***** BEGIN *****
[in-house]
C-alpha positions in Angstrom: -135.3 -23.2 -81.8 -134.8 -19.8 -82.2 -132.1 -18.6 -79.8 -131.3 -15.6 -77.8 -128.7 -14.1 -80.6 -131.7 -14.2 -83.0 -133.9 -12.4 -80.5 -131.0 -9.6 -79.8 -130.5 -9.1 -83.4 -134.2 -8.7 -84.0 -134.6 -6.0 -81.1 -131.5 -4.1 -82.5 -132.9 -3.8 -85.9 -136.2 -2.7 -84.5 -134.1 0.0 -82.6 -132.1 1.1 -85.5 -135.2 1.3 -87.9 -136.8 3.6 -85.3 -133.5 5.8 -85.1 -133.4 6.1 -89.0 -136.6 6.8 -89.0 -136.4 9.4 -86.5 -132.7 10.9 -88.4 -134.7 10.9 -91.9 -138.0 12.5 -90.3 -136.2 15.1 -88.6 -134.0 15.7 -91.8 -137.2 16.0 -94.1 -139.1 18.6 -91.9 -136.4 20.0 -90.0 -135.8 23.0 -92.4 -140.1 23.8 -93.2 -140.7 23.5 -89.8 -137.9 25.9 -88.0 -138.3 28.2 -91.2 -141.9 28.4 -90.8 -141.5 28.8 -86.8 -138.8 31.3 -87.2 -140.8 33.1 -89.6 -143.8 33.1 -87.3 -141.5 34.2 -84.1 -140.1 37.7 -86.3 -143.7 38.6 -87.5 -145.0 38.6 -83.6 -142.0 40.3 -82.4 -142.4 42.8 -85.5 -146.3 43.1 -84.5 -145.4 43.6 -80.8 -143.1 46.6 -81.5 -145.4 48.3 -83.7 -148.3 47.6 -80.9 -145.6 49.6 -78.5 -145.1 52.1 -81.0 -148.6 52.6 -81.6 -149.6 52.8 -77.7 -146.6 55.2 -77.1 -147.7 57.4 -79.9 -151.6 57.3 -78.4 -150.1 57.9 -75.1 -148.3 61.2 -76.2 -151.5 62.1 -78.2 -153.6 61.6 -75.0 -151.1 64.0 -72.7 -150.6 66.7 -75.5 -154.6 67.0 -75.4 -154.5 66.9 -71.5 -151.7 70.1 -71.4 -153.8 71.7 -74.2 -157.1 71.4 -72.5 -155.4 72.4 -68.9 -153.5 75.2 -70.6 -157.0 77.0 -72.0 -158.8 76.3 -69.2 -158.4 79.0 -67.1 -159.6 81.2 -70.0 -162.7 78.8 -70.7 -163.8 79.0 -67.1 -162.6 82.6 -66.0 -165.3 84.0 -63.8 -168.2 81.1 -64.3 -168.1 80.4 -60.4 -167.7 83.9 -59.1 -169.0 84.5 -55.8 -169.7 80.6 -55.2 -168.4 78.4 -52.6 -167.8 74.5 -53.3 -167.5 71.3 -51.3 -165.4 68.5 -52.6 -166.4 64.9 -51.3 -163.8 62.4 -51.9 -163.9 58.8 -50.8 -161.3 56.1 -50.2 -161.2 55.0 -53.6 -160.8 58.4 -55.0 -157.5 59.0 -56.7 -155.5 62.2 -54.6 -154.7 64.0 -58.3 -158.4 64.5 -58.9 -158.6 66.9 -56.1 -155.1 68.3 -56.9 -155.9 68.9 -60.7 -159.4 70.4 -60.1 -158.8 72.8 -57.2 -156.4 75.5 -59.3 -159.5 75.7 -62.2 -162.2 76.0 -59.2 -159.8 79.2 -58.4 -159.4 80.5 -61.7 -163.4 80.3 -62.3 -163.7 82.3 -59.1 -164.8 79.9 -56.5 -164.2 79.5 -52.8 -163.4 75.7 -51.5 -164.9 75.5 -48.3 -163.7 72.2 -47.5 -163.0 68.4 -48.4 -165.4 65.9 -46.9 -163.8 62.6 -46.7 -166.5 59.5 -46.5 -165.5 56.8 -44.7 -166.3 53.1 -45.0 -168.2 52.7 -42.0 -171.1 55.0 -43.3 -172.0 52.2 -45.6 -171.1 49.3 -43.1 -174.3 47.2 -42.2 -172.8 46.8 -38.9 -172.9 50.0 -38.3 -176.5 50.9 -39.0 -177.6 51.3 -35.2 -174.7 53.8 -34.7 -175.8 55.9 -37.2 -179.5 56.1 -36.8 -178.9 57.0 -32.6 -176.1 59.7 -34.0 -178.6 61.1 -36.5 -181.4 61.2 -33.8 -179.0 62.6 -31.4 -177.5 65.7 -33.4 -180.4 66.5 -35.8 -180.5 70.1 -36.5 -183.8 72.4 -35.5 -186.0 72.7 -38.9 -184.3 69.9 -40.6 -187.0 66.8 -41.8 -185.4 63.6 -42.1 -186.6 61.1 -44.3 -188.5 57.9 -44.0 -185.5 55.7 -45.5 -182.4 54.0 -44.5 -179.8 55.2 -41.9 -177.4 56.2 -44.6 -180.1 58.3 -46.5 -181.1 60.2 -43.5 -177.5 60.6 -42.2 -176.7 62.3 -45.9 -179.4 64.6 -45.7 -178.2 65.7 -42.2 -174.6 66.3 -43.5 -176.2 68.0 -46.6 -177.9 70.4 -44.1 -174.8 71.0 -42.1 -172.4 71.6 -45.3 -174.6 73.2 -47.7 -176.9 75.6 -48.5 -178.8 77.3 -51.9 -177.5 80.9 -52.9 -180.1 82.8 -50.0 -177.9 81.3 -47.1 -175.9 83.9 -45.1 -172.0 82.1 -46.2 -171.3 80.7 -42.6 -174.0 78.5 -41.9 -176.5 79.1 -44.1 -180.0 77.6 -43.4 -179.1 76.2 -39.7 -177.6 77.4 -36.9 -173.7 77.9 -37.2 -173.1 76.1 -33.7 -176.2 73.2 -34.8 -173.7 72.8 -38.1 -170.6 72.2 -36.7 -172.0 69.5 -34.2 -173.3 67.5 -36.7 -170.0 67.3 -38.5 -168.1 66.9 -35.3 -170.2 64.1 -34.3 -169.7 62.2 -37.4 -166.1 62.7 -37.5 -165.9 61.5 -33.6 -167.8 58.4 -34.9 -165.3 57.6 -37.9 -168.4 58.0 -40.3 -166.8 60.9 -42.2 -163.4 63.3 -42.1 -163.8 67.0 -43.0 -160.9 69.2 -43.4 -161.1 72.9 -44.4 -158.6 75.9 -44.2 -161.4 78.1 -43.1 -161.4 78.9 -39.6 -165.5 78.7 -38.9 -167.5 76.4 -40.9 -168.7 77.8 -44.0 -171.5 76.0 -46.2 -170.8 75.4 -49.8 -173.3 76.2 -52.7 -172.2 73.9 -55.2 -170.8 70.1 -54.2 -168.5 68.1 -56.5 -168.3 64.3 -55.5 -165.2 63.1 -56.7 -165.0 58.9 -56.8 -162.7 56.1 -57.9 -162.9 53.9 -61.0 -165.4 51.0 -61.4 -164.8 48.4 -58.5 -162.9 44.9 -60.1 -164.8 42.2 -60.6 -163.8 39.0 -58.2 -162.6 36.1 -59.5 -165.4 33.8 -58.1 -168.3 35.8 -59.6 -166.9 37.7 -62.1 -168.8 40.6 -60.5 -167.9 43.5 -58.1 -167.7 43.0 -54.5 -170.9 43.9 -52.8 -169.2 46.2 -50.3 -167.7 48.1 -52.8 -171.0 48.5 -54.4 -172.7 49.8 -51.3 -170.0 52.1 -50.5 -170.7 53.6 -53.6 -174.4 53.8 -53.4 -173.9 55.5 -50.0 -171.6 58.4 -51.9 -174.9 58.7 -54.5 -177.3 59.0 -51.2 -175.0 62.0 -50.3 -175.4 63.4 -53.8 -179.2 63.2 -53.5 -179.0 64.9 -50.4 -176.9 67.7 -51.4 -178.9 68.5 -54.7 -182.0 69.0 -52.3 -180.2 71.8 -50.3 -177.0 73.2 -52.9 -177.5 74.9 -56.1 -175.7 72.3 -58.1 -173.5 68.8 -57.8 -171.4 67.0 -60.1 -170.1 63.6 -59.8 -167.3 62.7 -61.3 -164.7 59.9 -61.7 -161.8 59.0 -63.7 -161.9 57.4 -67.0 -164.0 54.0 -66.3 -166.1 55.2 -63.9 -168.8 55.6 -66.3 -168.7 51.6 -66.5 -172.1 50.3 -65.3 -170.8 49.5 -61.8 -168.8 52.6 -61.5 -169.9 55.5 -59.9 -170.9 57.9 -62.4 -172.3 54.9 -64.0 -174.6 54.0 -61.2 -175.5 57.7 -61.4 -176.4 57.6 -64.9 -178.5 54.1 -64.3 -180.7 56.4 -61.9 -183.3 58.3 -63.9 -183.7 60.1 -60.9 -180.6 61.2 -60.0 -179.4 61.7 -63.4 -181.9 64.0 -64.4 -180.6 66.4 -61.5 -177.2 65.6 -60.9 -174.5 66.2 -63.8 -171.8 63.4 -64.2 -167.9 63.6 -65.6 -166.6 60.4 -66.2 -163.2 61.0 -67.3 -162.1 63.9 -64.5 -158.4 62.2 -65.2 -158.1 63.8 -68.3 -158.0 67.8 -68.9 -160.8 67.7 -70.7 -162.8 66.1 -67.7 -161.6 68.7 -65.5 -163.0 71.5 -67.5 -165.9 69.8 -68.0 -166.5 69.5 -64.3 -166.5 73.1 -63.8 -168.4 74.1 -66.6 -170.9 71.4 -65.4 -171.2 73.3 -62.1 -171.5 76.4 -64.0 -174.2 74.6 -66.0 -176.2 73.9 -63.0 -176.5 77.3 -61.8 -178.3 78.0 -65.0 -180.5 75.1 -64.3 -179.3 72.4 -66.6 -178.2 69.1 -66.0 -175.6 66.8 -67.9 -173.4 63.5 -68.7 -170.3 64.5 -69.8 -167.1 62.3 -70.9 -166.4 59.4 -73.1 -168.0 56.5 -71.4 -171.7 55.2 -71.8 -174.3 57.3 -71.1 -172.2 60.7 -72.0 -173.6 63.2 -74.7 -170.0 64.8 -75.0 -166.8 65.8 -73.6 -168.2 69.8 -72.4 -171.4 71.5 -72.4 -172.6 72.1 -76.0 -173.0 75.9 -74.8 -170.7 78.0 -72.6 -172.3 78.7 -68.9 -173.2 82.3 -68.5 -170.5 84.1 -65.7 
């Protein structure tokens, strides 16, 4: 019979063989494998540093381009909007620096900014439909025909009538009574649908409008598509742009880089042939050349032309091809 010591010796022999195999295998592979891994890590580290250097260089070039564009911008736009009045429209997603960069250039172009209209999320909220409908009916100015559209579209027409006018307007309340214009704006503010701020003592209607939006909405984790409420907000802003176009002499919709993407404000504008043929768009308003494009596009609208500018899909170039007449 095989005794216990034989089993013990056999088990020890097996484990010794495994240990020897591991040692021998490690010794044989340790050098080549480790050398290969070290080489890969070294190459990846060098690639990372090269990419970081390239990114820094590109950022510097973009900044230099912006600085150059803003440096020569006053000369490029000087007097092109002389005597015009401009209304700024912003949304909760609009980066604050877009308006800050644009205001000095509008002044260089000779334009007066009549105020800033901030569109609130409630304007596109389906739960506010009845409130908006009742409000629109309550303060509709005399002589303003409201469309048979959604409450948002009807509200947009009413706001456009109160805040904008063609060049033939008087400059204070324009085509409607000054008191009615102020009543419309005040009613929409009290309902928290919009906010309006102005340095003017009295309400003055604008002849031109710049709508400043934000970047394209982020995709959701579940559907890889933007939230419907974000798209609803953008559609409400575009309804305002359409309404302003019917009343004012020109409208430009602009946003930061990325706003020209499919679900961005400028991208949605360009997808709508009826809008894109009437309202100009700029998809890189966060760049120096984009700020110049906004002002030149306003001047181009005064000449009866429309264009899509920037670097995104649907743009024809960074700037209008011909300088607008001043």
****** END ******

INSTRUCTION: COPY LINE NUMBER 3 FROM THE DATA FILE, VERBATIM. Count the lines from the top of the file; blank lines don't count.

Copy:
């Protein structure tokens, strides 16, 4: 019979063989494998540093381009909007620096900014439909025909009538009574649908409008598509742009880089042939050349032309091809 010591010796022999195999295998592979891994890590580290250097260089070039564009911008736009009045429209997603960069250039172009209209999320909220409908009916100015559209579209027409006018307007309340214009704006503010701020003592209607939006909405984790409420907000802003176009002499919709993407404000504008043929768009308003494009596009609208500018899909170039007449 095989005794216990034989089993013990056999088990020890097996484990010794495994240990020897591991040692021998490690010794044989340790050098080549480790050398290969070290080489890969070294190459990846060098690639990372090269990419970081390239990114820094590109950022510097973009900044230099912006600085150059803003440096020569006053000369490029000087007097092109002389005597015009401009209304700024912003949304909760609009980066604050877009308006800050644009205001000095509008002044260089000779334009007066009549105020800033901030569109609130409630304007596109389906739960506010009845409130908006009742409000629109309550303060509709005399002589303003409201469309048979959604409450948002009807509200947009009413706001456009109160805040904008063609060049033939008087400059204070324009085509409607000054008191009615102020009543419309005040009613929409009290309902928290919009906010309006102005340095003017009295309400003055604008002849031109710049709508400043934000970047394209982020995709959701579940559907890889933007939230419907974000798209609803953008559609409400575009309804305002359409309404302003019917009343004012020109409208430009602009946003930061990325706003020209499919679900961005400028991208949605360009997808709508009826809008894109009437309202100009700029998809890189966060760049120096984009700020110049906004002002030149306003001047181009005064000449009866429309264009899509920037670097995104649907743009024809960074700037209008011909300088607008001043």